Hunting the Lions: A Dead King, and a Collapsing Assyrian Empire – Part I

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Hunting the Lions: A Dead King, and a Collapsing Assyrian Empire – Part I

Hunting the Lions: A Dead King, and a Collapsing Assyrian Empire – Part I

The fall of Assyria was with a whimper and in no way ended with a bang. Instead, it ended in a slow, agonizing death. Ashurbanipal, Assyria's last great king, ascended the throne only to inherit a storm forming on the horizon. From the time he became king until his death, wars and revolts were commonplace throughout his empire. One could easily speculate that Ashurbanipal in fact died from pure exhaustion due to the series of wars he led. His army was stretched, exhausted, and depleted from conducting military operations.

Sculpture of Ashurbanipal

Sculpture of Ashurbanipal (Public Domain)

The Fall of A King, The Rise of Troubles

Once the great Ashurbanipal died, his successors were not ready for the job and duty to support and defend the empire. His younger son Ashur-etil-ilani (still a young boy at the time), was chosen over Ashurbanipal's eldest by the chief eunuch, Sin-shumu-lishir. This eunuch is also said to have used a private army from Ashurbanipal’s estate in 631 or 627 BCE, so it appears this man had great influence over the court. When the young king finally took over the throne, he was forced to share power with at least several other people claiming rights to his position. This was because the region and its politics were still very unstable, so he really didn’t have much say in the matter. It should be noted that one of the contenders was Sin-shumu-lishir, the chief eunuch.

A drawing believed to represent Assyrians (a beardless eunuch in middle) (Public Domain)

Out of the many claiming rights to the throne, one was powerful enough to be mentioned in the ever-so-obscure Assyrian tablets that are silent for this period. This man’s name was Nabu-rihtu-usur. Nabu-rihtu-usur rose from obscurity and laid claim to the title of King of Assyria, gaining much support from Sin-shar-ibni, the governor of Te. In addition, many of the Assyrian citizens, including those of the city of Ashur, threw in their support for Nabu-rihtu-usur. It also appears that around this time, King Josiah of Judah rebelled against Assyria by throwing out objects considered pagan. These objects were thought to have had strong connections with Assyria (II Kings 23:12). Josiah then went on the attack, taking back former lands from Assyria that had once been occupied by the Northern Tribes of Israel (II Kings 23:15-20).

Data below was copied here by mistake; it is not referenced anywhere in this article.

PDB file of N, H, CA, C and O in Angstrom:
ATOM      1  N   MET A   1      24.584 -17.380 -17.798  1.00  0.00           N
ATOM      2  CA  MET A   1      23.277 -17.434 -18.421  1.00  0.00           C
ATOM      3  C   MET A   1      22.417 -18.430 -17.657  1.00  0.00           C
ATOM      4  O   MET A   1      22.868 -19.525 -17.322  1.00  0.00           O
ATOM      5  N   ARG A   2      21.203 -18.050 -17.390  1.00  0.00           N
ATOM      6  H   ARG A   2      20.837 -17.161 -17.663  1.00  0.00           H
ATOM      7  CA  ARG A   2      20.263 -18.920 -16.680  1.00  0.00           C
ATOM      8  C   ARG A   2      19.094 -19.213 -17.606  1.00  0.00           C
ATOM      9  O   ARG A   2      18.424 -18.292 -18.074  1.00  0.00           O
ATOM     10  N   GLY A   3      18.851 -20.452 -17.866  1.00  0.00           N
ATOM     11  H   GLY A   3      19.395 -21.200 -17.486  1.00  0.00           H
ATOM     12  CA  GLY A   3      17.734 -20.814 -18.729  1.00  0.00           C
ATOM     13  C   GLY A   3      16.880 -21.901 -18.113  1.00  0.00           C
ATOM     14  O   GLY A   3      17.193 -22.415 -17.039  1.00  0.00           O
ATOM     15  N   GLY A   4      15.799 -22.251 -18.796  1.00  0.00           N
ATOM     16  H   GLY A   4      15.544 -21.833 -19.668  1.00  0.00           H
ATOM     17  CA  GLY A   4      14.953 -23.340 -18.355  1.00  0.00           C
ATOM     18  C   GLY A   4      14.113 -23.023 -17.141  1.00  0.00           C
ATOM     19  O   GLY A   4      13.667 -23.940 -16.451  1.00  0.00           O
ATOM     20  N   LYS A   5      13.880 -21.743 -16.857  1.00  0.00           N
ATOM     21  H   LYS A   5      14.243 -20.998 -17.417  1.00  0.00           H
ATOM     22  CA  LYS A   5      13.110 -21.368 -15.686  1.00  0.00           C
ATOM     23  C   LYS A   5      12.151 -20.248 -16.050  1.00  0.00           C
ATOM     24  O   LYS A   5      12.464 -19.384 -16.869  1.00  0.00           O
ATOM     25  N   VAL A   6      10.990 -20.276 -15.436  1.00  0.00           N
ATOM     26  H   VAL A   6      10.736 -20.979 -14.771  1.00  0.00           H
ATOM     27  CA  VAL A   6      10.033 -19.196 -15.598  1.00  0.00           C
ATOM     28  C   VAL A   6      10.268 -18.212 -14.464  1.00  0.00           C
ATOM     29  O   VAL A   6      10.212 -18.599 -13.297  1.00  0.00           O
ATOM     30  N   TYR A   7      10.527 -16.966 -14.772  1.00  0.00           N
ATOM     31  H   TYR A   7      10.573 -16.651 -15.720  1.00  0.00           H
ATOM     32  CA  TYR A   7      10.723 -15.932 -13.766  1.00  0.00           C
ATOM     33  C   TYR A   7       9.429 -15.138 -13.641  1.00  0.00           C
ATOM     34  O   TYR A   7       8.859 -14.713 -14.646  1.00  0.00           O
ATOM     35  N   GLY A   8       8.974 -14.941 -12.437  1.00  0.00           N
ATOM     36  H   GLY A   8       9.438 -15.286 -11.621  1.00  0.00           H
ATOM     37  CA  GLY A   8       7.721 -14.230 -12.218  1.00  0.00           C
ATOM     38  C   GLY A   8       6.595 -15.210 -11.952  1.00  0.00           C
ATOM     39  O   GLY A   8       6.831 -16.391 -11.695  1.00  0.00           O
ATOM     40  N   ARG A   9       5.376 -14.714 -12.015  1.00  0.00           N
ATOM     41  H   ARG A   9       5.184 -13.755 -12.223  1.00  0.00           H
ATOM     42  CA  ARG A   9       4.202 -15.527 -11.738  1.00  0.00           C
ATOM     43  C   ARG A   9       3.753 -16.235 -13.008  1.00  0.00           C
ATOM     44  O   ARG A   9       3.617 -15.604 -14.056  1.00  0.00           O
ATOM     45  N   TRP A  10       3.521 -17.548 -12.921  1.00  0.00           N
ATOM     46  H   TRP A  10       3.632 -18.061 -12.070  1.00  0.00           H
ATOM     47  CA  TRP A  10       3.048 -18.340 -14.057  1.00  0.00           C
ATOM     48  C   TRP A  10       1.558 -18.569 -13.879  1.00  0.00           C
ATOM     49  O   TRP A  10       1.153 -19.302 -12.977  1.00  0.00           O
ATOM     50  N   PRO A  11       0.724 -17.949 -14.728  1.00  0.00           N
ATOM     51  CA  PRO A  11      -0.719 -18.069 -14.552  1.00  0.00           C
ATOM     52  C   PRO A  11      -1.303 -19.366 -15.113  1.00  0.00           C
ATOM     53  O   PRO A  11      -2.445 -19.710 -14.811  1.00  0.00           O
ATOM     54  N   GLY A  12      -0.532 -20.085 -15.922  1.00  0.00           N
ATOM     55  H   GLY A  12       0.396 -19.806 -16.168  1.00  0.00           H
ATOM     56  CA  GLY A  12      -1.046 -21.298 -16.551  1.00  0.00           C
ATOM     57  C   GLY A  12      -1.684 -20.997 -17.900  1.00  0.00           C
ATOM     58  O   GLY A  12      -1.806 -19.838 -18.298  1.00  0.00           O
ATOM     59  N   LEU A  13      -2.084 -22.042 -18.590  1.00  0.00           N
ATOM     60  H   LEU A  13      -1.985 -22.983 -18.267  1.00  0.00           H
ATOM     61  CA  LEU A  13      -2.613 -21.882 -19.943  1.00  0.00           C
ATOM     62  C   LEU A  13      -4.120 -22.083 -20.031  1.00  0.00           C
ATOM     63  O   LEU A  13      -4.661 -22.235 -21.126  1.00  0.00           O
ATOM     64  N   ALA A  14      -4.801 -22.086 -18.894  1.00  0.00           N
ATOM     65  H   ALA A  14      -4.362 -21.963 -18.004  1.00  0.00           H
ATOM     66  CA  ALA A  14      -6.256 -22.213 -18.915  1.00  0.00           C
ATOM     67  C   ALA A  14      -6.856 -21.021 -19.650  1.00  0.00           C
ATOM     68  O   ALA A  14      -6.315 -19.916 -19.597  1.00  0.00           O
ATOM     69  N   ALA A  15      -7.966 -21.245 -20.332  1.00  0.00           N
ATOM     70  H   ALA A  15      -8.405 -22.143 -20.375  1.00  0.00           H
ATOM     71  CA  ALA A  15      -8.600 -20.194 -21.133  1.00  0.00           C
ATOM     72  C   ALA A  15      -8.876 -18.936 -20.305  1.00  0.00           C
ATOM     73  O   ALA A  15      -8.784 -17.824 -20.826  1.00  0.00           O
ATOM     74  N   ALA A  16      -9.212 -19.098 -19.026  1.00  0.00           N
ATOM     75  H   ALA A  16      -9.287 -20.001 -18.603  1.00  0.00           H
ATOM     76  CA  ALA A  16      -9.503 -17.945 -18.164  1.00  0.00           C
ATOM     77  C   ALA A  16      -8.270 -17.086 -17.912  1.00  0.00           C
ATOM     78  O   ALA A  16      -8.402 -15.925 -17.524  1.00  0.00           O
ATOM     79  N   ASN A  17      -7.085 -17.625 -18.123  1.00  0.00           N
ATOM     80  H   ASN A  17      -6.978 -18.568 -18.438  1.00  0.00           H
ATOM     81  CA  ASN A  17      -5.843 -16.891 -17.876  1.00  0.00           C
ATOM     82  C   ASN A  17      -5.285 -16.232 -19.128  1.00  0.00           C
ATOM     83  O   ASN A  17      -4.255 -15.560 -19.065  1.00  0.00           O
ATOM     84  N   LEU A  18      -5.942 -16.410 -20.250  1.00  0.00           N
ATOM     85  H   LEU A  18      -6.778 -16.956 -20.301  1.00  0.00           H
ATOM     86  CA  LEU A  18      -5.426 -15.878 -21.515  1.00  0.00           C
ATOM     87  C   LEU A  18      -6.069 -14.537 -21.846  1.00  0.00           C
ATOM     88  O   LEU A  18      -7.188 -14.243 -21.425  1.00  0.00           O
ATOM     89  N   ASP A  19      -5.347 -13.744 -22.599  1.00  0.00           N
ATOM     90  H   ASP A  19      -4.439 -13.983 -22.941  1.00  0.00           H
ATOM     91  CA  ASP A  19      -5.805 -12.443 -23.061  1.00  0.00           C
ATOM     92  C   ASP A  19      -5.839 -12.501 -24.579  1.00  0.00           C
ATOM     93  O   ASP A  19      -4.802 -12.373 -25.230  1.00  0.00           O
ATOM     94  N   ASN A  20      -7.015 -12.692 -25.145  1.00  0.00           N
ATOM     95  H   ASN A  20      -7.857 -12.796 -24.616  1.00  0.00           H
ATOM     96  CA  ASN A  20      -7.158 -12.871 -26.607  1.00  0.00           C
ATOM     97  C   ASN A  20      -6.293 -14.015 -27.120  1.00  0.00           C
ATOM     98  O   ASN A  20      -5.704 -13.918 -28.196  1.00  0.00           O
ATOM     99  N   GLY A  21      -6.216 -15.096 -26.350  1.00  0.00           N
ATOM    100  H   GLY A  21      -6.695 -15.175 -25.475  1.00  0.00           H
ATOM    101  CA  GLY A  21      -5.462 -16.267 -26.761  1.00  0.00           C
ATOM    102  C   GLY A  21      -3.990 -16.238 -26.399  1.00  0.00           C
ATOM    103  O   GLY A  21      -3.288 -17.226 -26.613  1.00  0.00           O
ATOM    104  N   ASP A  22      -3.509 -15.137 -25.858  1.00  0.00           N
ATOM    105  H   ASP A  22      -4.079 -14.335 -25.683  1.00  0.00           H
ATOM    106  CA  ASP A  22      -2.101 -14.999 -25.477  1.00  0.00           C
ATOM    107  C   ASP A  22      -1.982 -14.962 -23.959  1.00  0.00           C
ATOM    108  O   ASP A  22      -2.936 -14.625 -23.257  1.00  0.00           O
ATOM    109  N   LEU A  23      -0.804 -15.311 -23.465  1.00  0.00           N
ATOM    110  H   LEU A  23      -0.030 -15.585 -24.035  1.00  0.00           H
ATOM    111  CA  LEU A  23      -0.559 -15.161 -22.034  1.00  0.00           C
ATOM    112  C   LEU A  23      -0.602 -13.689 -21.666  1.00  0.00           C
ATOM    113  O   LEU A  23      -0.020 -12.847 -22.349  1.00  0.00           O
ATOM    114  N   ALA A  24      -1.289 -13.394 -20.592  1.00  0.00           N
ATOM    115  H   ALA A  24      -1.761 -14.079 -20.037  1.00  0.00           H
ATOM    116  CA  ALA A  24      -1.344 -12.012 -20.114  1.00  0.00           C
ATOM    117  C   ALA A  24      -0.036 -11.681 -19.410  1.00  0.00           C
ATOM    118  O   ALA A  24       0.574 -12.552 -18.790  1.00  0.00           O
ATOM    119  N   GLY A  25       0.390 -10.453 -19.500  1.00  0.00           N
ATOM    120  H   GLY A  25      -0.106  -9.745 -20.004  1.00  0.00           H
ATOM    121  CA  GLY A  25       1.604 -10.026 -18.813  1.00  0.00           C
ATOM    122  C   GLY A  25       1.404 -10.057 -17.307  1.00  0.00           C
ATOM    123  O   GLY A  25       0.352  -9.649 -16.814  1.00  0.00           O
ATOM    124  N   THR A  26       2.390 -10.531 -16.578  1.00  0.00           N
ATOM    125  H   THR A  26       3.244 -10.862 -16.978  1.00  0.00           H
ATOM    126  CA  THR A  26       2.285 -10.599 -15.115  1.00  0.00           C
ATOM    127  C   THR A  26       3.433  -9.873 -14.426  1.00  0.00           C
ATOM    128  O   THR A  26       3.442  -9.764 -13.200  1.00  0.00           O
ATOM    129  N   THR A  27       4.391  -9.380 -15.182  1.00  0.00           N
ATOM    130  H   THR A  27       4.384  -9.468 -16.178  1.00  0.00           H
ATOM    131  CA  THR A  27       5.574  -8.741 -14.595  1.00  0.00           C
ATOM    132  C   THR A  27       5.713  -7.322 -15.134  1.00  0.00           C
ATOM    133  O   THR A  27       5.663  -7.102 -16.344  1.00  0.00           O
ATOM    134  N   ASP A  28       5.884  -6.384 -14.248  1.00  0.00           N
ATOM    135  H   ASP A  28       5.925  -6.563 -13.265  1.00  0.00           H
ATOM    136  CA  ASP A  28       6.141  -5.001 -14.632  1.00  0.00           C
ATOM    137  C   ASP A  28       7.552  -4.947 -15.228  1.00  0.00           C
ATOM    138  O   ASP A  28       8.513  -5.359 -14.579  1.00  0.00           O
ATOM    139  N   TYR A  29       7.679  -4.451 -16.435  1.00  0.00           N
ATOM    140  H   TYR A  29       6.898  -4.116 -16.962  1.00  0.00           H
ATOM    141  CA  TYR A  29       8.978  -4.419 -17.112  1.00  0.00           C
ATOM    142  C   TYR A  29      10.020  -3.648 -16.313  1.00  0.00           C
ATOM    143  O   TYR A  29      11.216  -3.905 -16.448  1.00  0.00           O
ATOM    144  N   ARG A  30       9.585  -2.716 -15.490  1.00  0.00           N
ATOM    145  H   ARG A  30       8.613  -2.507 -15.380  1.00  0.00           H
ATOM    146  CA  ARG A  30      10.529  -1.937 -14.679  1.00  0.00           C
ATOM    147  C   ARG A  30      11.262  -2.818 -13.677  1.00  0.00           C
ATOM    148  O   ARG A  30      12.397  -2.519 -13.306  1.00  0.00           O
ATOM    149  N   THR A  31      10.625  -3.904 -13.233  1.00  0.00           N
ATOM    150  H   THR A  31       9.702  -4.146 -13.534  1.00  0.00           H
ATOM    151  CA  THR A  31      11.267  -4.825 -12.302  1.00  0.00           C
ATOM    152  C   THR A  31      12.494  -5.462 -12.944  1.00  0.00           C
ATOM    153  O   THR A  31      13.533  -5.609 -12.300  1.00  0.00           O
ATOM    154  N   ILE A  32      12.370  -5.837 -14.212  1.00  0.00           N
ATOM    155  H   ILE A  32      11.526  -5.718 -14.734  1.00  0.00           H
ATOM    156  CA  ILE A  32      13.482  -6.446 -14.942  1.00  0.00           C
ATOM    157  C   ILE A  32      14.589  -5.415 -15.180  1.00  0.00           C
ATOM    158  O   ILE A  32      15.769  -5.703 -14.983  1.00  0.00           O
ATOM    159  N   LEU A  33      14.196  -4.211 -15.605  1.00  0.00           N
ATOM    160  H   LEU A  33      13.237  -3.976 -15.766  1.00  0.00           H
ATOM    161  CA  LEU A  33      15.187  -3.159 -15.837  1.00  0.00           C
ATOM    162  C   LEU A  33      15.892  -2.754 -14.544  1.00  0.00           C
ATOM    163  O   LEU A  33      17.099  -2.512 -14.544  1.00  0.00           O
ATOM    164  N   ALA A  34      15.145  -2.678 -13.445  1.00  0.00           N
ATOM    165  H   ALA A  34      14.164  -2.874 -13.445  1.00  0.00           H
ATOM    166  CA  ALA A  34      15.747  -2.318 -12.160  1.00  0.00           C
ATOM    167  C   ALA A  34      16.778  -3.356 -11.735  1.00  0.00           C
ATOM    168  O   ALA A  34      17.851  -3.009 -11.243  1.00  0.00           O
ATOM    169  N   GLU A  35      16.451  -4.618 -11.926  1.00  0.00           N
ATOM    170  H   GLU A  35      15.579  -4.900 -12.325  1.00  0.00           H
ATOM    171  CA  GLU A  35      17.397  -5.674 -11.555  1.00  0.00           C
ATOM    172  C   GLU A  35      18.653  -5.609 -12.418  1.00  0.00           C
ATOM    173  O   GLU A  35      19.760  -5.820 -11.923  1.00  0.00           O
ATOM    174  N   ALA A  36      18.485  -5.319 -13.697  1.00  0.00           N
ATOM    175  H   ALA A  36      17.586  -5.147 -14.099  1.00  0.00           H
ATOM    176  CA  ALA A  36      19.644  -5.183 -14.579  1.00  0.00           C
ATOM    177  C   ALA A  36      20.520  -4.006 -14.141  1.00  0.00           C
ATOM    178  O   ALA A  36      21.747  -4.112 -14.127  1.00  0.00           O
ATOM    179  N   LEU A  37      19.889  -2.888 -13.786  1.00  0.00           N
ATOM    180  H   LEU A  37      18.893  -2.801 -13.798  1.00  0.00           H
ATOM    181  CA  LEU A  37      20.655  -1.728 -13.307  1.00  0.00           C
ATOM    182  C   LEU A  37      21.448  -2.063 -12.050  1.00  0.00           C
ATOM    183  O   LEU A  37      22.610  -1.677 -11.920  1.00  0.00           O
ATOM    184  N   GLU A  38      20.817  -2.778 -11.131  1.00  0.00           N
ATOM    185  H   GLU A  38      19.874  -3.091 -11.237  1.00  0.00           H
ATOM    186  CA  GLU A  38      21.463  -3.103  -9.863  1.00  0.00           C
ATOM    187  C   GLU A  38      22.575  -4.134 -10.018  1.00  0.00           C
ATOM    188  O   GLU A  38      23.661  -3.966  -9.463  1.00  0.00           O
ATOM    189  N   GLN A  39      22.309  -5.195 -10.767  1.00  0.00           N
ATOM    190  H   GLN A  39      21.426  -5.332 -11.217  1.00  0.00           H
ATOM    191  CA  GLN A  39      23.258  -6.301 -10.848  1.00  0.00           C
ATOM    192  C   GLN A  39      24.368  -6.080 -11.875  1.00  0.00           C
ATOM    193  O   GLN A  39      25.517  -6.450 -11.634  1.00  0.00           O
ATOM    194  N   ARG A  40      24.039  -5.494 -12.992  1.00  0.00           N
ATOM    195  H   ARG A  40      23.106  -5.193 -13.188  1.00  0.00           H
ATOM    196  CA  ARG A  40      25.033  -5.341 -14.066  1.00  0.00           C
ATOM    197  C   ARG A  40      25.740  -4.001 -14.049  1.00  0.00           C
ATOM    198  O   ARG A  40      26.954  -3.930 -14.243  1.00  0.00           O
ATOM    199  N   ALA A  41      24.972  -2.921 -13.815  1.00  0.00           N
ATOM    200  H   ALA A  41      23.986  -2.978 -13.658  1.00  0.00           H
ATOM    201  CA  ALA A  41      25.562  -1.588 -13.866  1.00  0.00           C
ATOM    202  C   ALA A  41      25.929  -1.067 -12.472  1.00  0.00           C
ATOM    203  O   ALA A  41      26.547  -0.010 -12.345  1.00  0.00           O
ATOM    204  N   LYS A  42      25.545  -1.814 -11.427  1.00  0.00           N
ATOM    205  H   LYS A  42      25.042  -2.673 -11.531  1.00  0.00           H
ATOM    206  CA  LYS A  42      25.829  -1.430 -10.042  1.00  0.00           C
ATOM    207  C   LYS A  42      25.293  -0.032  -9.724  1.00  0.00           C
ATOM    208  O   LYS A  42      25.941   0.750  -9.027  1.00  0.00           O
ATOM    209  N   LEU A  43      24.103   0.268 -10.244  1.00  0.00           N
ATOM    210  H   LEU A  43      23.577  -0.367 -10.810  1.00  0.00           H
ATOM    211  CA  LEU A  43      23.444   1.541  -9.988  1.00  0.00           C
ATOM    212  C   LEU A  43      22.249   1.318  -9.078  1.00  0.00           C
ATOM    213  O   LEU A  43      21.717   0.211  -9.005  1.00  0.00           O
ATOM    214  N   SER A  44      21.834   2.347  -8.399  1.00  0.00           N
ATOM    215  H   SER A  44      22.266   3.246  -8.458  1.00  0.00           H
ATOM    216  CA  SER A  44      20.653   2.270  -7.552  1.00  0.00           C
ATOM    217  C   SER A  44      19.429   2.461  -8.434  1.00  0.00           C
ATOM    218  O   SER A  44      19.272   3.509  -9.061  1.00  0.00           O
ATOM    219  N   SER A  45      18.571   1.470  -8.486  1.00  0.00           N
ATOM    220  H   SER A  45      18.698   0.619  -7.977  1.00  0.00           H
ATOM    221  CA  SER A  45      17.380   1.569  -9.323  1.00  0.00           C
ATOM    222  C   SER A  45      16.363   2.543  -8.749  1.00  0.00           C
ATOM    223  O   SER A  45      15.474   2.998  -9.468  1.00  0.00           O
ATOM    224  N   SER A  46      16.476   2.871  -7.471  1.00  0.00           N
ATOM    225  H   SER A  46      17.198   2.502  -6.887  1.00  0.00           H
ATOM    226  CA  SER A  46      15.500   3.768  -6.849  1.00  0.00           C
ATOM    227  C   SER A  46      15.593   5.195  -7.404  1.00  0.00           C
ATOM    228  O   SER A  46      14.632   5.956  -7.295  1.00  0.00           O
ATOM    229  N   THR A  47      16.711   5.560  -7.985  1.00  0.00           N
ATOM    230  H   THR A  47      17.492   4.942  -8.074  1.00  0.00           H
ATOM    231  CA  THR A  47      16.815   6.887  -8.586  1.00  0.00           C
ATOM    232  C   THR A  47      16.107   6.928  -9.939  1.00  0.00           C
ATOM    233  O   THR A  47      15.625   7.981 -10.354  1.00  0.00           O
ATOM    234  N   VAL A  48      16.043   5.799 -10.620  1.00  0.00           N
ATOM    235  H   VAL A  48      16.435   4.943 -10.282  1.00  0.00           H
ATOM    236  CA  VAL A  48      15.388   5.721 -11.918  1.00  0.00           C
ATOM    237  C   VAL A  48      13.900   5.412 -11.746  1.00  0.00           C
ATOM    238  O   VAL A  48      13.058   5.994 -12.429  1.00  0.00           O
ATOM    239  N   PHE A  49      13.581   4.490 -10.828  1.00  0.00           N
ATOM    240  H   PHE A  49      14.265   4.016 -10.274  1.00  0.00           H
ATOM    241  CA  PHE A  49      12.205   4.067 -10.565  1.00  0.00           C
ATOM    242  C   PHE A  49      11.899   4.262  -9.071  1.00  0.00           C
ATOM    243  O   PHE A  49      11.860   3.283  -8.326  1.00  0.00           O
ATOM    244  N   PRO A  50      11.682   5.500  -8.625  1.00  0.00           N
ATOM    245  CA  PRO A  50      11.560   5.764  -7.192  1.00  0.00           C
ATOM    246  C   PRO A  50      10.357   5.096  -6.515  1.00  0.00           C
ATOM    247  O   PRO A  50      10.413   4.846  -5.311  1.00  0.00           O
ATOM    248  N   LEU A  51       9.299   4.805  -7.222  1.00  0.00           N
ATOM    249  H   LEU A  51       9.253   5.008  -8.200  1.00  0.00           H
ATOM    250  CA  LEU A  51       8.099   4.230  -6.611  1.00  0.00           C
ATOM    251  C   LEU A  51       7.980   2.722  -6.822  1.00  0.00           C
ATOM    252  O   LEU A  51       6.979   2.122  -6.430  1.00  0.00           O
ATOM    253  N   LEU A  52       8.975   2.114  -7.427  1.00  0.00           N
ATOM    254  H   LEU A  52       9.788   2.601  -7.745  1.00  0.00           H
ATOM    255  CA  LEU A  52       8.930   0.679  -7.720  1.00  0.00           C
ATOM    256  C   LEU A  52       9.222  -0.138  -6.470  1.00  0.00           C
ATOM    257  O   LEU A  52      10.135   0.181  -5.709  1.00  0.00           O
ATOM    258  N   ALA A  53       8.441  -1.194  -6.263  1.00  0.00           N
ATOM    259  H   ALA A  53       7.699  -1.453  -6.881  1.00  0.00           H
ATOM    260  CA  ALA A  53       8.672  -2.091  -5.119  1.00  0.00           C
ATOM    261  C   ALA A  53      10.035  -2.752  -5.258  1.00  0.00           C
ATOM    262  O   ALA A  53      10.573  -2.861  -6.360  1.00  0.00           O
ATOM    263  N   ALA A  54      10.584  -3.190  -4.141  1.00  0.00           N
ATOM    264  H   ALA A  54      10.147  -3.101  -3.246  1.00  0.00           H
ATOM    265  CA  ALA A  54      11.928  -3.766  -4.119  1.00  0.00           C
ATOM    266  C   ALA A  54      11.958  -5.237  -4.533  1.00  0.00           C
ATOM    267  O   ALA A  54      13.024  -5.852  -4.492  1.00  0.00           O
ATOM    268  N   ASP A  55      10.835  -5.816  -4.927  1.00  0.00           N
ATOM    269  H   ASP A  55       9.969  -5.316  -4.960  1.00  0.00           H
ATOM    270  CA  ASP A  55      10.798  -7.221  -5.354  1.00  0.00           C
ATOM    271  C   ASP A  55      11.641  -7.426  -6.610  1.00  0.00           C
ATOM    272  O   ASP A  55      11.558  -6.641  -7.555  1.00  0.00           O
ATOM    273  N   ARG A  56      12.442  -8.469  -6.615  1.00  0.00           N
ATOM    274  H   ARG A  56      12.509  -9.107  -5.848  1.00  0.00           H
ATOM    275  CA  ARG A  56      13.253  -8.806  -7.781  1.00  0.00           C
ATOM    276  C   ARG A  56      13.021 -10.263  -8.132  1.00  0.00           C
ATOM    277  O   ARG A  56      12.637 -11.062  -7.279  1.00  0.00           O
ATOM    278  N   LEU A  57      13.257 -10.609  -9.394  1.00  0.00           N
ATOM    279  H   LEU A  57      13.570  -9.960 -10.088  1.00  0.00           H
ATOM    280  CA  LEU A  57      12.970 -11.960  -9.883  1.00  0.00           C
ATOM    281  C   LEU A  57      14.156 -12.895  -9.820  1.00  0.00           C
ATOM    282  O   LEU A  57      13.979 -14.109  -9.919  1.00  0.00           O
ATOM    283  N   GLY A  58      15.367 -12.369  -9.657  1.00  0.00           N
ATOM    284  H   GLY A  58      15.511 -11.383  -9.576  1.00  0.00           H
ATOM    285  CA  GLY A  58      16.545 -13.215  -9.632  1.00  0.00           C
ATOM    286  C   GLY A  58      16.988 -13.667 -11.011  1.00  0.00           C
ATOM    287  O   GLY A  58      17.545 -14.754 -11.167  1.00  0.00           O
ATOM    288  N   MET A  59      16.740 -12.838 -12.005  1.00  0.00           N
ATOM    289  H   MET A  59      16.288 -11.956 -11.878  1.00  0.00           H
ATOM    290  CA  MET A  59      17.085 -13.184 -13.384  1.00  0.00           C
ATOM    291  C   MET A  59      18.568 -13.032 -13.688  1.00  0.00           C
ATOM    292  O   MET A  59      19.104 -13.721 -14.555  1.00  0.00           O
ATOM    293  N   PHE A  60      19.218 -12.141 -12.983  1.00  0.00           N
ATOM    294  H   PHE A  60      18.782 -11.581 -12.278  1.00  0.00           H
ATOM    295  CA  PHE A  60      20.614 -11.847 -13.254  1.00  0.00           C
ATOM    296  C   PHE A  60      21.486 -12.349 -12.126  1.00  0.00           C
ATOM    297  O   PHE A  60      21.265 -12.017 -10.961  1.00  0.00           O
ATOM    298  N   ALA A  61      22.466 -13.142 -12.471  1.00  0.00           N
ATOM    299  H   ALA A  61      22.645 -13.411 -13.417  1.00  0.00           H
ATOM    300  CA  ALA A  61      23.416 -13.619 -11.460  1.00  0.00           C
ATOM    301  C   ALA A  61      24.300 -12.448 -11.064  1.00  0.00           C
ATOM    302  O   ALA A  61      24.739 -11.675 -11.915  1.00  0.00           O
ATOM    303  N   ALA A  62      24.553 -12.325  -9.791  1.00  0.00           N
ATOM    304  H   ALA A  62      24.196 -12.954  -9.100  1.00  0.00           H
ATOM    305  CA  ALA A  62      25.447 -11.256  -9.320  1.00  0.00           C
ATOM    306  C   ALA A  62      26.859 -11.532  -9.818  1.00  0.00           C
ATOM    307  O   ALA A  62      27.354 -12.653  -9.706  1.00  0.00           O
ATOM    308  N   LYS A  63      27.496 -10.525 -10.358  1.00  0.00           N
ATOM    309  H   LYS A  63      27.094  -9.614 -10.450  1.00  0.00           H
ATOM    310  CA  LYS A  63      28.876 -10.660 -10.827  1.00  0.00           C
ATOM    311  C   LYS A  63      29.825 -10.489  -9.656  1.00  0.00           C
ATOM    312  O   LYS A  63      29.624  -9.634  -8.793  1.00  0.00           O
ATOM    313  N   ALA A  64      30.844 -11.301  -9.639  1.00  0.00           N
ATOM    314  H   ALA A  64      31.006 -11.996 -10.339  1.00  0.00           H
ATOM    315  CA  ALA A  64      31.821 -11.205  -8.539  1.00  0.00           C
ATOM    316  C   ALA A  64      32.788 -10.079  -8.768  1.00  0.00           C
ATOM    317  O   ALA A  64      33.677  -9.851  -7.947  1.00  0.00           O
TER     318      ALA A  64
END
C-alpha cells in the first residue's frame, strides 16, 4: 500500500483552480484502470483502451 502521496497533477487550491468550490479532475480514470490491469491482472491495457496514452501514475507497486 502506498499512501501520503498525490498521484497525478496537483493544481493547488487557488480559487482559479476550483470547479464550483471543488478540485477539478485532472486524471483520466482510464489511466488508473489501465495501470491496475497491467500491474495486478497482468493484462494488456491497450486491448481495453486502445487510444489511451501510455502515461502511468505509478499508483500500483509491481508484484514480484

When the wars had subsided, the boy king Ashur-etil-ilani, gave property to his chief eunuch (Sin-shumu-lishir) as reward. Not only was this for his loyal support, but the eunuch had also been the commander and chief of Ashur-etil-ilani’s forces, and his military ability in defeating the king’s enemies must have been greatly received. In addition, the eunuch was exempt from paying taxes, as were those of his household and in fact anyone else of power who supported the young king as rightful heir to the throne. It later became evident that the royal house would eventually come under siege by those much stronger and more influential than even the royals were. This led to a total breakdown in royal authority and influence which not only affected the court but the empire as well.

It is said that Ashur-etil-ilani did not last long on the throne. His trusted eunuch Sin-shumu-lishir took control at some point, disposing of Ashur-etil-ilani and taking the throne for himself. He reigned for nearly a year. It could be possible though that Sin-shumu-lishir took over as acting king and was given the title of “sub-king,” until a suitable replacement could be found. The reason for this, some sources indicate, was that that Ashur-etil-ilani and his brother Sin-shar-ishkun were at war with each other over who was the rightful heir. Sin-shumu-lishir could have been left as the acting king until Ashur-etil-ilani had returned from his campaign against his brother, (and no doubt other enemies of Assyria too).

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